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Economic Agents as Imperfect Problem Solvers


  • Rosen Valchev

    (Boston College)

  • Cosmin Ilut

    (Duke University)


In this paper, we study a bounded rationality model where agents find it costly to solve economic problems, even if state variables are perfectly observed. We analyze how this hypothesis is complementary, but distinct, from the traditional approach of `information constraints', where agents are limited in the proper perception of state variables. We consider several classic economic problems, with a particular focus on macroeconomic models, to derive observable implications that differentiate our proposed friction from the existing bounded rationality approaches. The model generates state-dependent decision rules characterized by inaction, as well as by under- or over-reaction. In terms of policy implications, we show how the cognition friction can change inference on the underlying sources of economic mechanisms and shocks.

Suggested Citation

  • Rosen Valchev & Cosmin Ilut, 2017. "Economic Agents as Imperfect Problem Solvers," 2017 Meeting Papers 1285, Society for Economic Dynamics.
  • Handle: RePEc:red:sed017:1285

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    References listed on IDEAS

    1. Andreas Fagereng & Martin B. Holm & Gisle J. Natvik, 2021. "MPC Heterogeneity and Household Balance Sheets," American Economic Journal: Macroeconomics, American Economic Association, vol. 13(4), pages 1-54, October.
    2. Arna Olafsson & Michaela Pagel, 2018. "The Liquid Hand-to-Mouth: Evidence from Personal Finance Management Software," Review of Financial Studies, Society for Financial Studies, vol. 31(11), pages 4398-4446.
    3. Cosmin Ilut & Rosen Valchev & Nicolas Vincent, 2020. "Paralyzed by Fear: Rigid and Discrete Pricing Under Demand Uncertainty," Econometrica, Econometric Society, vol. 88(5), pages 1899-1938, September.
    4. Mariana García-Schmidt & Michael Woodford, 2019. "Are Low Interest Rates Deflationary? A Paradox of Perfect-Foresight Analysis," American Economic Review, American Economic Association, vol. 109(1), pages 86-120, January.
    5. Herbert A. Simon, 1955. "A Behavioral Model of Rational Choice," The Quarterly Journal of Economics, Oxford University Press, vol. 69(1), pages 99-118.
    6. Julian Kozlowski & Laura Veldkamp & Venky Venkateswaran, 2020. "The Tail That Wags the Economy: Beliefs and Persistent Stagnation," Journal of Political Economy, University of Chicago Press, vol. 128(8), pages 2839-2879.
    7. Xavier Gabaix, 2014. "A Sparsity-Based Model of Bounded Rationality," The Quarterly Journal of Economics, Oxford University Press, vol. 129(4), pages 1661-1710.
    8. Matthias Klaes & Esther-Mirjam Sent, 2005. "A Conceptual History of the Emergence of Bounded Rationality," History of Political Economy, Duke University Press, vol. 37(1), pages 27-59, Spring.
    9. Luminita Stevens, 2020. "Coarse Pricing Policies," Review of Economic Studies, Oxford University Press, vol. 87(1), pages 420-453.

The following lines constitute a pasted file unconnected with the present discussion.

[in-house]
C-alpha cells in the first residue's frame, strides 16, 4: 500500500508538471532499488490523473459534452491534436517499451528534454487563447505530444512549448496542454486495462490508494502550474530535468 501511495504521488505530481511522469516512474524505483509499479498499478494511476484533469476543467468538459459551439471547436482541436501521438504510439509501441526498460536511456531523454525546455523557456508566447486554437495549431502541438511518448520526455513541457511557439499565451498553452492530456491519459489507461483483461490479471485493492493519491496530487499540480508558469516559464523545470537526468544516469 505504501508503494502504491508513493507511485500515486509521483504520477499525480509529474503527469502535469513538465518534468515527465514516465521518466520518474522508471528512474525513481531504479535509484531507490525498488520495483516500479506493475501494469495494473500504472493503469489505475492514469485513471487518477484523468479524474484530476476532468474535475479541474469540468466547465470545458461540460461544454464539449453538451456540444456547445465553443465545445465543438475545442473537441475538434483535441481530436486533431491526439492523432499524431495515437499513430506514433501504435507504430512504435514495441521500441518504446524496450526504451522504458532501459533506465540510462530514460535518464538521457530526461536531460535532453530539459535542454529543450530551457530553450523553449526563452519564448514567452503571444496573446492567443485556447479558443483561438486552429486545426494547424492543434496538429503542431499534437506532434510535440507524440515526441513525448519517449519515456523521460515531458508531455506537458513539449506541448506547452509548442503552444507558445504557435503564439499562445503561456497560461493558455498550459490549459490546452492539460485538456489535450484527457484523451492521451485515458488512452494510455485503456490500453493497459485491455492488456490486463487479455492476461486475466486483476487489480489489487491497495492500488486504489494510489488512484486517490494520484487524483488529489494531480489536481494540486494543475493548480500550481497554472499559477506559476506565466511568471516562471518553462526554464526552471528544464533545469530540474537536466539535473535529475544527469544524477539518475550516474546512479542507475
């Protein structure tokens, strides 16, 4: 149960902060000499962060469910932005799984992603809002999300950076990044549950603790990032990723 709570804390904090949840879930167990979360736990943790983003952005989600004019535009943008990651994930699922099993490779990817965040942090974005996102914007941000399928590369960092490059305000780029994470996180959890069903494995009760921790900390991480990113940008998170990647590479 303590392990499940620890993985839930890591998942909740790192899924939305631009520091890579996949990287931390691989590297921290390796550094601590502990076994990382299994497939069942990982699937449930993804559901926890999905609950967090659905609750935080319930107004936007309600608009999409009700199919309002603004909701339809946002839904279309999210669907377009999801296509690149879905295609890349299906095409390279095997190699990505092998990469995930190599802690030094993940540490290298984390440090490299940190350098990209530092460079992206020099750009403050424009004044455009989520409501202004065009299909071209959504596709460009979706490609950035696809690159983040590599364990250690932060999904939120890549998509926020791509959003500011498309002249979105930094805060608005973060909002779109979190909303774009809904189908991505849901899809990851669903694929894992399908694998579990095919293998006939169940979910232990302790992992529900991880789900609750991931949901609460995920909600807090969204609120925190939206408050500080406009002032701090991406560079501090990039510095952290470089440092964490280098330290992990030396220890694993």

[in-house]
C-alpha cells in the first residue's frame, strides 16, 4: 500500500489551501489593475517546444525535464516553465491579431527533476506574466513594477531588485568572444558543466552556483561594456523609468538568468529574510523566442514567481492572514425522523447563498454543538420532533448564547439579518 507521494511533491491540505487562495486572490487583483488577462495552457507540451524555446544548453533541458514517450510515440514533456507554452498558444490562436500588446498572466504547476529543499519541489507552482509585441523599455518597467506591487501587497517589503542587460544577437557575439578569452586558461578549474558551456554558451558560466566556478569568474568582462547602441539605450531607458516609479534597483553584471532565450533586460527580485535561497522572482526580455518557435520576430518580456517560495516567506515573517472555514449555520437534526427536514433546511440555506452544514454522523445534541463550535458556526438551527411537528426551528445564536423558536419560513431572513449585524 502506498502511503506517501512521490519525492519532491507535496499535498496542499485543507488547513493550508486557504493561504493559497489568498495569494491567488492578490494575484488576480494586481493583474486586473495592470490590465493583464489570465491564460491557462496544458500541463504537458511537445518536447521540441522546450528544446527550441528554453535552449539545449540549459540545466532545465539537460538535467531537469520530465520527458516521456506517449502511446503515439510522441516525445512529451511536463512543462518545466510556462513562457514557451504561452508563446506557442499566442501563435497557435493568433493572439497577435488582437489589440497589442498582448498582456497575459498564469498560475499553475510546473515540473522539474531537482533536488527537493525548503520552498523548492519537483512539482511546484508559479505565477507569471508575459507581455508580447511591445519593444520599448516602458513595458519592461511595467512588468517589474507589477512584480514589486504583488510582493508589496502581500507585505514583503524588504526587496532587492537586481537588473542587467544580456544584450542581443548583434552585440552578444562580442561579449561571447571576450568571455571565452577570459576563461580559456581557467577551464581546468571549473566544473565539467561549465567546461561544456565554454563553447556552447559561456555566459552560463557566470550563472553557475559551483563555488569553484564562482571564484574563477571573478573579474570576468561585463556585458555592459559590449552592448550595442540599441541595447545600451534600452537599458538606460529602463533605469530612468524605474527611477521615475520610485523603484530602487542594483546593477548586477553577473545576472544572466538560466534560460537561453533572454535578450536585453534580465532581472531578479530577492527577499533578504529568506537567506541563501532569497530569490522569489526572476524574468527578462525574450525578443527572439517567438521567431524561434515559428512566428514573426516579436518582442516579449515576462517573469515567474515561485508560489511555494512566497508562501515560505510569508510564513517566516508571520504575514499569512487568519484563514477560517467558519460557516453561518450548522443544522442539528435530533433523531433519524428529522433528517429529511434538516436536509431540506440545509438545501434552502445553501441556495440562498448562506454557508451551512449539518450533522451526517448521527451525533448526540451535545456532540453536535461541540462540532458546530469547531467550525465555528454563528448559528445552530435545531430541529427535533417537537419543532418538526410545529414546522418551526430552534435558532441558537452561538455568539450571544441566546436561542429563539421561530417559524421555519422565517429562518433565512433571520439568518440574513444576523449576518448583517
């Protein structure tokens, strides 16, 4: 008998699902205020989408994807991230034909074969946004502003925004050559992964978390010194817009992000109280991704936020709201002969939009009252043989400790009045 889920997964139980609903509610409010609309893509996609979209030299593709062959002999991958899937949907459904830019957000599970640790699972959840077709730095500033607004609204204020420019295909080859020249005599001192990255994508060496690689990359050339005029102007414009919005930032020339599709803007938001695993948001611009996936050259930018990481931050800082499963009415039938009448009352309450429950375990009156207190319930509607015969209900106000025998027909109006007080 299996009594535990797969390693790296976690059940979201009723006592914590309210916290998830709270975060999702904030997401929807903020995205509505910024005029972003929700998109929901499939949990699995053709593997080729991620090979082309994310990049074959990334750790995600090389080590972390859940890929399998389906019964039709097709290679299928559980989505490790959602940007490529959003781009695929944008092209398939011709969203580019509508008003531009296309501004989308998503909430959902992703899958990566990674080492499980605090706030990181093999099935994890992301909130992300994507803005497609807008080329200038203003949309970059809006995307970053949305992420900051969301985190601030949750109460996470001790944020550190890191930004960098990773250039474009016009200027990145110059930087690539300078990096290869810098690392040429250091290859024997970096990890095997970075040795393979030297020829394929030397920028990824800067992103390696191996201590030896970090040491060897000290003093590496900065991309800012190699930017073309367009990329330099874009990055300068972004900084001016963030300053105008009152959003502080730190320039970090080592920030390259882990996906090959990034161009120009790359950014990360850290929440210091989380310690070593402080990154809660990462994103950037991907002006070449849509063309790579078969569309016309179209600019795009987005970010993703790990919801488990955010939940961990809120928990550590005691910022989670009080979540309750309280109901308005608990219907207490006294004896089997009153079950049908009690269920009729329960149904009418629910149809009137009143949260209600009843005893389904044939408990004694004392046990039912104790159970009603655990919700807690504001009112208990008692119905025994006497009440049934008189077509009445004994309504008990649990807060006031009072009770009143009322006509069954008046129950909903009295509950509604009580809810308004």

10. Frederick Mosteller & Philip Nogee, 1951. "An Experimental Measurement of Utility," Journal of Political Economy, University of Chicago Press, vol. 59, pages 371-371.
    11. Sargent, Thomas J., 1993. "Bounded Rationality in Macroeconomics: The Arne Ryde Memorial Lectures," OUP Catalogue, Oxford University Press, number 9780198288695.
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    Cited by:

    1. Carstensen, Kai & Bachmann, Rüdiger & Schneider, Martin & Lautenbacher, Stefan, 2018. "Uncertainty is Change," VfS Annual Conference 2018 (Freiburg, Breisgau): Digital Economy 181572, Verein für Socialpolitik / German Economic Association.
    2. Francesco D’Acunto & Daniel Hoang & Michael Weber, 2020. "Managing Households' Expectations with Unconventional Policies," NBER Working Papers 27399, National Bureau of Economic Research, Inc.
    3. D'Acunto, Francesco & Hoang, Daniel & Paloviita, Maritta & Weber, Michael, 2019. "IQ, Expectations, and Choice," Research Discussion Papers 2/2019, Bank of Finland.
    4. Nimark, Kristoffer P. & Sundaresan, Savitar, 2019. "Inattention and belief polarization," Journal of Economic Theory, Elsevier, vol. 180(C), pages 203-228.
    5. Andrade, Philippe & Gautier, Erwan & Mengus, Eric, 2020. "What Matters in Households' Inflation Expectations?," CEPR Discussion Papers 14905, C.E.P.R. Discussion Papers.
    6. Francesco D'Acunto & Daniel Hoang & Maritta Paloviita & Michael Weber, 2019. "Human Frictions to the Transmission of Economic Policy," 2019 Meeting Papers 339, Society for Economic Dynamics.
    7. George-Marios Angeletos & Karthik Sastry, 2019. "Inattentive Economies," NBER Working Papers 26413, National Bureau of Economic Research, Inc.
    8. Hassan Afrouzi, 2020. "Strategic Inattention, Inflation Dynamics, and the Non-Neutrality of Money," CESifo Working Paper Series 8218, CESifo.

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    More about this item

    JEL classification:

    • C11 - Mathematical and Quantitative Methods - - Econometric and Statistical Methods and Methodology: General - - - Bayesian Analysis: General
    • D83 - Microeconomics - - Information, Knowledge, and Uncertainty - - - Search; Learning; Information and Knowledge; Communication; Belief; Unawareness
    • D91 - Microeconomics - - Micro-Based Behavioral Economics - - - Role and Effects of Psychological, Emotional, Social, and Cognitive Factors on Decision Making
    • E21 - Macroeconomics and Monetary Economics - - Consumption, Saving, Production, Employment, and Investment - - - Consumption; Saving; Wealth
    • E71 - Macroeconomics and Monetary Economics - - Macro-Based Behavioral Economics - - - Role and Effects of Psychological, Emotional, Social, and Cognitive Factors on the Macro Economy

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